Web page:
The ‘not so common’ Greenshank

Twice each year millions of migratory wading birds make the long-distance journey between the hemispheres, many arriving on the Australian continent in our Spring, after breeding in the northern hemisphere a few months earlier. Sandpipers, plovers, stints and godwits are just some of the marvellous waders that grace us with their presence. Many head towards coastal wetlands, sandy beaches and embayments, with a good number spending the summer on inland waterways or using these areas as stop-over points on migration. Occasionally a rarity will turn up, like the Long-billed Dowitcher that arrived at Lake Tutchewop recently.

While not in same class as the dowitcher, I was pleased to see a single Common Greenshank Tringa nebularia last evening at Cairn Curran. It’s not a rarity but it is a new bird for my local list – number 216 in fact!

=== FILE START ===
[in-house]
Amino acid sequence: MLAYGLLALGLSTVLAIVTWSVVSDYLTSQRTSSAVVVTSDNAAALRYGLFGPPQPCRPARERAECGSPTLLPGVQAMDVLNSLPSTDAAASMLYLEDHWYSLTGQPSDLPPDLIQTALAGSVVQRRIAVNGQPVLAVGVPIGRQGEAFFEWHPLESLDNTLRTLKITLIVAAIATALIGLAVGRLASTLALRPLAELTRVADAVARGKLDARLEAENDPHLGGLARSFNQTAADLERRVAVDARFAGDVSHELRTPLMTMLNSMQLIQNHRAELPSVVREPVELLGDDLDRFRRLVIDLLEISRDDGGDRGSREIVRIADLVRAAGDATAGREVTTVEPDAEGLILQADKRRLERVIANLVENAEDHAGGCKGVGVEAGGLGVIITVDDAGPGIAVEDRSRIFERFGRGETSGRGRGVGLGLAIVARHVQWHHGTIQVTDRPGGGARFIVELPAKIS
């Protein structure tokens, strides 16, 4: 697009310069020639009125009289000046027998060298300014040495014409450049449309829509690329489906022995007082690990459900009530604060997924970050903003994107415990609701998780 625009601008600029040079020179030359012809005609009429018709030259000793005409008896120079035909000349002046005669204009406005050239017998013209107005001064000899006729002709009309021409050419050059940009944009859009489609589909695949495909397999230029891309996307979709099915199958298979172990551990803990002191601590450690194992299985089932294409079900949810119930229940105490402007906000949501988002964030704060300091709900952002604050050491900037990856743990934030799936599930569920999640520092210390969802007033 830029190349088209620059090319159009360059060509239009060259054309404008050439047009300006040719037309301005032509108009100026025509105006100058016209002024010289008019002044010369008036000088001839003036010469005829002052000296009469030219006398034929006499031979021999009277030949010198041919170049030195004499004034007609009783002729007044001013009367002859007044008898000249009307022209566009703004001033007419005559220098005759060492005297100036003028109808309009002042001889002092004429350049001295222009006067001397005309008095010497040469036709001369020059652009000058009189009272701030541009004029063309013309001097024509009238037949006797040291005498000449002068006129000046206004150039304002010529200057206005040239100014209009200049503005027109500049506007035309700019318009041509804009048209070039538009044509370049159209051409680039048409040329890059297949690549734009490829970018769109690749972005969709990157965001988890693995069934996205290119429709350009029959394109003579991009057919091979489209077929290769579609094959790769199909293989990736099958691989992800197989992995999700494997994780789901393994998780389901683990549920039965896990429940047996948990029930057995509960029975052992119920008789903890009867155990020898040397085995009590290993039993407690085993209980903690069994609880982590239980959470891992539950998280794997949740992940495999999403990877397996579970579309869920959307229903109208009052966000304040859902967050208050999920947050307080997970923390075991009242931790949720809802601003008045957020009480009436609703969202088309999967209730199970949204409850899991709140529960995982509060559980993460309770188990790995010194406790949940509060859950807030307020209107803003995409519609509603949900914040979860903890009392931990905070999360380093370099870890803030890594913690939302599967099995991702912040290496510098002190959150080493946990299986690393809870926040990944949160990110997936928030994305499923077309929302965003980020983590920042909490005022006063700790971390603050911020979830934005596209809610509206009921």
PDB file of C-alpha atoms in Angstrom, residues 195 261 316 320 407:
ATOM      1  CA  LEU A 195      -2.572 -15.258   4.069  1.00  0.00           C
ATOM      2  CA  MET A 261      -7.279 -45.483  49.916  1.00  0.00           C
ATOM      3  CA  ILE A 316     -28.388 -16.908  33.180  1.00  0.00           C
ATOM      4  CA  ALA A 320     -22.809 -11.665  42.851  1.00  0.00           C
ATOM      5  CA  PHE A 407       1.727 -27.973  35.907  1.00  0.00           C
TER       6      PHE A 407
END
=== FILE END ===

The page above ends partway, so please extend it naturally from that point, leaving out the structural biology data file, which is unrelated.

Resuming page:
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Common Greenshank, Cairn Curran Reservoir, 1st December 2014.

The Common Greenshank is noticeably larger than a Sharp-tailed Sandpiper – a few of which were feeding nearby last night. The greenshank isn’t strikingly marked in non-breeding plumage, but the general shape, slightly upturned bill and long greenish-yellow legs are distinctive. The bird uttered its typical whistle as it flew – a sound I remember well from observing the species in my youth.

Greenshank2

Greenshank by name and nature!

Common Greenshanks breed in the taiga and forest zones of the Palaearctic, nesting in forest clearings, moorlands with scattered trees, or treeless upland bogs. Central Victoria in summer is a pretty different destination! Click here to read more about the species.

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The white rump is partially visible in this shot.

I’m always on the lookout along the shoreline at this time of year – you never know what might turn up.

One response to “The ‘not so common’ Greenshank

  1. lynette amaterstein

    great spotting Geoff.

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